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Pulitzer Prize for Poetry 1971. Merwin has since won a National Book Award for his selected poems and the 2009 Pulitzer for the Shadow of Sirius.
Half Roundel I make no prayer For the spoilt season, The weed of Eden. I make no prayer. Save us the green In the weed of time. Now is November; In night uneasy Nothing I say. I make no prayer. Save us from the water That washes us away. What do I ponder? All smiled disguise, Lights in cold places, I make no prayer. Save us from air That wears us loosely. The leaf of summer To cold has come In little time. I make no prayer. From earth deliver And the dark therein. Now is no whisper Through all the living. I speak to nothing. I make no prayer. Save us from fire Consuming up and down. Evening with Lee Shore and Cliffs Sea-shimmer, faint haze, and far out a bird Dipping for flies or fish.
New genius work from W. S. Merwin, considered "one of America's greatest living poets." -Washington Post
The nuanced mysteries of light, darkness, temporality, and eternity interweave throughout Merwin's newest collection of poems. "I have only what I remember," he admits, and his memories are focused and profound: well-cultivated loves, the distinct qualities of autumnal light, memories of Pennsylvania miners, a conversation with a boyhood teacher, and "our long evenings and astonishment." From the universe's chiaroscuro shadows, Merwin once again calls upon the language of surprise to illuminate existence. He is writing at the peak of his powers.
A splendid new translation of the classic Arthurian tale of enchantment, adventure, and romance, presented alongside the original Middle English text. It is the height of Christmas and New Year's revelry when an enormous knight with brilliant green clothes and skin descends upon King Arthur's court. He presents a sinister challenge: he will endure a blow of the axe to his neck without offering any resistance, but whoever gives the blow must promise to take the same in exactly a year and a day's time. The young Sir Gawain quickly rises to the challenge, and the poem tells of the adventures he finds--an almost irresistible seduction, shockingly brutal hunts, and terrifyingly powerful villains--as he endeavors to fulfill his promise. Capturing the pace, impact, and richly alliterative language of the original text, W. S. Merwin has imparted a new immediacy to a spellbinding narrative, written centuries ago by a poet whose name is now unknown, lost to time. Of the Green Knight, Merwin notes in his foreword: "We seem to recognize him--his splendor, the awe that surrounds him, his menace and his grace--without being able to place him ... We will never know who the Green Knight is except in our own response to him."
A contemporary prose rendering of the great medieval French epic, The Song of Roland is as canonical and significant as the Anglo-Saxon Beowulf. It extols the chivalric ideals in the France of Charlemagne through the exploits of Charlemagne's nephew, the warrior Roland, who fights bravely to his death in a legendary battle. Against the bloody backdrop of the struggle between Christianity and Islam, The Song of Roland remains a vivid portrayal of medieval life, knightly adventure, and feudal politics. The first great literary works of a culture are its epic chronicles, those that create simple hero-figures about whom the imagination of a nation can crystallize, observed V. S. Pritchett. The Song of Roland is animated by the crusading spirit and fortified by national and religious propaganda. This edition features W. S. Merwin's glowing, lyrical translation.From the Trade Paperback edition.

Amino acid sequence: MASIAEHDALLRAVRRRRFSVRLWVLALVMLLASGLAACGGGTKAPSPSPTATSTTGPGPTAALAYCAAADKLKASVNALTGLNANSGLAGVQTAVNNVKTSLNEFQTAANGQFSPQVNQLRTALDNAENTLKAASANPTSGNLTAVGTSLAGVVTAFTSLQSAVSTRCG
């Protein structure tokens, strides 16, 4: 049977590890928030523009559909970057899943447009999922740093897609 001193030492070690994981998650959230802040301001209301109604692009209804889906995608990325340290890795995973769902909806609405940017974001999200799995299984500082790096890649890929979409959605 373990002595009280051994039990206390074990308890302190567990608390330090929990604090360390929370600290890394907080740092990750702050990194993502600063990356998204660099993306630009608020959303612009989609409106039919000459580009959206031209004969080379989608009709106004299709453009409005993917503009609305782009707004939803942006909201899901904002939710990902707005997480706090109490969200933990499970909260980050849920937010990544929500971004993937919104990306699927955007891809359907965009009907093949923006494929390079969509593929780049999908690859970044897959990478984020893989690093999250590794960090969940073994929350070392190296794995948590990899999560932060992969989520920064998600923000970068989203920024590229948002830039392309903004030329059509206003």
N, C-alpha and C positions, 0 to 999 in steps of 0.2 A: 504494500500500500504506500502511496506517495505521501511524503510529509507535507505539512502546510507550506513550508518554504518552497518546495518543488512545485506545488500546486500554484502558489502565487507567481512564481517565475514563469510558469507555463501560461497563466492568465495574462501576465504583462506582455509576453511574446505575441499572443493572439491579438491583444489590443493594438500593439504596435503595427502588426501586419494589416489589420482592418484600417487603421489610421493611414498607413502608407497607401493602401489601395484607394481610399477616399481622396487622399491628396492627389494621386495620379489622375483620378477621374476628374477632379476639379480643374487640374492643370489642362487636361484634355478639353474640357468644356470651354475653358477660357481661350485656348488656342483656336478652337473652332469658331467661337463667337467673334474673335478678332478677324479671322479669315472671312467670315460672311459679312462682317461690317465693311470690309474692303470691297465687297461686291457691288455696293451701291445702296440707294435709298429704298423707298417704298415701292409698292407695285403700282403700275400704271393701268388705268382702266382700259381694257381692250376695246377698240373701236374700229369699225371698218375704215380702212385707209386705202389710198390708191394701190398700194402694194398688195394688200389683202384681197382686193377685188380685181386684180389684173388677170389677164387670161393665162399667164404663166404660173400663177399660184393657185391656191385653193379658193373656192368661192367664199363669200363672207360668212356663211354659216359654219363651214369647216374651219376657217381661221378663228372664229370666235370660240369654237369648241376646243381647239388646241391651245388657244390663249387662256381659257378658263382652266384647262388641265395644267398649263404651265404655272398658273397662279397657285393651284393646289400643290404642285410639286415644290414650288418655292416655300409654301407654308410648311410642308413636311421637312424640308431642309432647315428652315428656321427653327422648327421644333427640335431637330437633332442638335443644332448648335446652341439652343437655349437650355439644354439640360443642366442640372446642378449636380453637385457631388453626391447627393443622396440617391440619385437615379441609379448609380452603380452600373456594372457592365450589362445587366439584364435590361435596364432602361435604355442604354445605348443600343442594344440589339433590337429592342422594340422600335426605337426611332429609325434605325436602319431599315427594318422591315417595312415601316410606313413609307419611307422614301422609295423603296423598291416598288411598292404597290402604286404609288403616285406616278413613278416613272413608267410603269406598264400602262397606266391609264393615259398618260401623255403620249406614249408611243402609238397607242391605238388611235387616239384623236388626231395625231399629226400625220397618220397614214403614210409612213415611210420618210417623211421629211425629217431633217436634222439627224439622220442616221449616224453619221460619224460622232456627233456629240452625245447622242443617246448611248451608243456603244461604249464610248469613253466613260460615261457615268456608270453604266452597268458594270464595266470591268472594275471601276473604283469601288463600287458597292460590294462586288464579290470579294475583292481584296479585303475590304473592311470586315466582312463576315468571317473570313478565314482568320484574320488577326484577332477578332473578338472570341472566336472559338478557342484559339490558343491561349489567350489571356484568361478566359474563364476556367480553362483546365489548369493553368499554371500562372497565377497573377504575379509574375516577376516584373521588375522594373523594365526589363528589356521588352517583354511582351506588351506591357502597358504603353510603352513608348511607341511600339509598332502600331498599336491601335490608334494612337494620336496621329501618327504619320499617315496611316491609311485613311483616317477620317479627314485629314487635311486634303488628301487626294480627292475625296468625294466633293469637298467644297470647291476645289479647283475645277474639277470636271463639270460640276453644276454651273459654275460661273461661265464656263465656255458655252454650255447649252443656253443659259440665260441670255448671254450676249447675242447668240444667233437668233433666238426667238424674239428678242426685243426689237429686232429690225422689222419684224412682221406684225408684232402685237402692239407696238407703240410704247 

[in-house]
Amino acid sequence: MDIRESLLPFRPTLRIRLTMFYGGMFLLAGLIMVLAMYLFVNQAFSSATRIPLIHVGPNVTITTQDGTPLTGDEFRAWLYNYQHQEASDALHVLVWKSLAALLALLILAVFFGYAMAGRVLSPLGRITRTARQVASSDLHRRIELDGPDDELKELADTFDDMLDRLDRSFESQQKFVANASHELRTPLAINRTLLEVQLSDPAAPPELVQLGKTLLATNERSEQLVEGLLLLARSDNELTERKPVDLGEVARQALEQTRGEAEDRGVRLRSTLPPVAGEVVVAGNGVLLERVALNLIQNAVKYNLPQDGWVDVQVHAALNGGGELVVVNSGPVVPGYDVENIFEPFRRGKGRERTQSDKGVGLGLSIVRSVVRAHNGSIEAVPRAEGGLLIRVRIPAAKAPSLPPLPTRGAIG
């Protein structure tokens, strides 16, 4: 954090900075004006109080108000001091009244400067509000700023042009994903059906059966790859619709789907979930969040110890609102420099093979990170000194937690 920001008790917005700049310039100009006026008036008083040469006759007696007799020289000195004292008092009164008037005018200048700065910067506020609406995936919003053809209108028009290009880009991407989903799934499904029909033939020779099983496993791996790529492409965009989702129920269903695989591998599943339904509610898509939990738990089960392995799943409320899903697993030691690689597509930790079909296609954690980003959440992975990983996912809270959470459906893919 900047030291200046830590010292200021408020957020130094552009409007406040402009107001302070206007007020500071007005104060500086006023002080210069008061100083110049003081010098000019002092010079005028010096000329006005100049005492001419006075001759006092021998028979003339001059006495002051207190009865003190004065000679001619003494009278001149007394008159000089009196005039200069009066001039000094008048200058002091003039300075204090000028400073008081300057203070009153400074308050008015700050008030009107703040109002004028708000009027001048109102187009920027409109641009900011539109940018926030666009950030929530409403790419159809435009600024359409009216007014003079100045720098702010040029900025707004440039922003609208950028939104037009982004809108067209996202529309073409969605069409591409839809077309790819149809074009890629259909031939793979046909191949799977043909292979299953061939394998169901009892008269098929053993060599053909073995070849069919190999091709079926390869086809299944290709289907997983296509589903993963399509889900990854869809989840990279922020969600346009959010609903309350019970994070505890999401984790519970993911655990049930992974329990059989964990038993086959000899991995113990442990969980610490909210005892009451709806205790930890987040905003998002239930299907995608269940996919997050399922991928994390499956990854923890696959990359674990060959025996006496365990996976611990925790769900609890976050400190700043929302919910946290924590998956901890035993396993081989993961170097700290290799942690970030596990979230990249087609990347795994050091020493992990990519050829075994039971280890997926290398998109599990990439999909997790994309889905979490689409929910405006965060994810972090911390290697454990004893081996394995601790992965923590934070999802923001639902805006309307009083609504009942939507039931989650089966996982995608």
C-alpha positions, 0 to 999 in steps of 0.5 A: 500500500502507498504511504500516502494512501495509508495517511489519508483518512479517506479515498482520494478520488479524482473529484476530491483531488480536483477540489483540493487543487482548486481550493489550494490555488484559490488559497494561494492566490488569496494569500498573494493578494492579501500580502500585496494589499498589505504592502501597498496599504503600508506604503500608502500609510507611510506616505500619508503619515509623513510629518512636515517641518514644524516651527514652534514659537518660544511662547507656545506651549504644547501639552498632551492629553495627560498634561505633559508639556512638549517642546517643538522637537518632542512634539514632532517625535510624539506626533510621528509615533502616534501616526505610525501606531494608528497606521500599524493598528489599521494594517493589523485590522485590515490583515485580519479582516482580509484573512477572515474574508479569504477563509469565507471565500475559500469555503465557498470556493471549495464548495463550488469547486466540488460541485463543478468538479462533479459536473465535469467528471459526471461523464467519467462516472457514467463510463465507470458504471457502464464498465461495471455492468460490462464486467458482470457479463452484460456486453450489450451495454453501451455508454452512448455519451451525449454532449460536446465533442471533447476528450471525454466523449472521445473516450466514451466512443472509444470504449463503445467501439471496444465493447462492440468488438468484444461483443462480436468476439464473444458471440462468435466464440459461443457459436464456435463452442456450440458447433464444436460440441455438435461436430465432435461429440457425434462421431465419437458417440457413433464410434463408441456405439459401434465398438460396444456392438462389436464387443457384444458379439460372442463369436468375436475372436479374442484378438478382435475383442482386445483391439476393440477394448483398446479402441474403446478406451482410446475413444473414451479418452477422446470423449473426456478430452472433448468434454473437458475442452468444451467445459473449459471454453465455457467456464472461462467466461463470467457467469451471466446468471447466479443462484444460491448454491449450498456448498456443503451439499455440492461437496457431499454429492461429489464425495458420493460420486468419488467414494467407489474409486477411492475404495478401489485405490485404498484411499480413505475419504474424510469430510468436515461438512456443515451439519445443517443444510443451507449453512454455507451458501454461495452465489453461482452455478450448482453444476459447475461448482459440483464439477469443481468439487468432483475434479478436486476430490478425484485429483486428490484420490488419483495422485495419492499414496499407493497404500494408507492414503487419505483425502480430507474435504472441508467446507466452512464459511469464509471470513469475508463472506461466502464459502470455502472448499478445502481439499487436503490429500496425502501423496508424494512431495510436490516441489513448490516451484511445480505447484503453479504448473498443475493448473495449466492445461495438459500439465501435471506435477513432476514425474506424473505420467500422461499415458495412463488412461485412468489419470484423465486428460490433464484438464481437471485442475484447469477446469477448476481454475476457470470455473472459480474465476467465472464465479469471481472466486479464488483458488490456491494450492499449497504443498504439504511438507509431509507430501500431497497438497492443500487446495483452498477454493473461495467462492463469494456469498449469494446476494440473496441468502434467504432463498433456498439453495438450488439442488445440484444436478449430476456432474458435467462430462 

America today is a mobile society. Many of us travel abroad, and few of us live in the towns or cities where we were born. It wasn't always so. "Travel from America to Europe became a commonplace, an ordinary commodity, some time ago, but when I first went such departure was still surrounded with an atmosphere of adventure and improvisation, and my youth and inexperience and my all but complete lack of money heightened that vertiginous sensation," writes W. S. Merwin. Twenty-one, married and graduated from Princeton, the poet embarked on his first visit to Europe in 1948 when life and traditions on the continent were still adjusting to the postwar landscape.
Parallel Spanish texts and English translations from the famous Chilean poet.
"The poems are set above and below the cave country of south central Kentucky, where McCombs lives. The book is framed by two sonnet sequences, the first about a slave guide and explorer at Mammoth Cave in the mid-1800s and the second about McCombs's experiences as a guide and park ranger there in the 1990s. Other poems deal with Mammoth Cave's four thousand year human history and the thrills of crawling into tight, rarely visited passageways to see what lies beyond. Often the poems search for oblique angles into personal experience, and the caves and the landscape they create form a personal geology.
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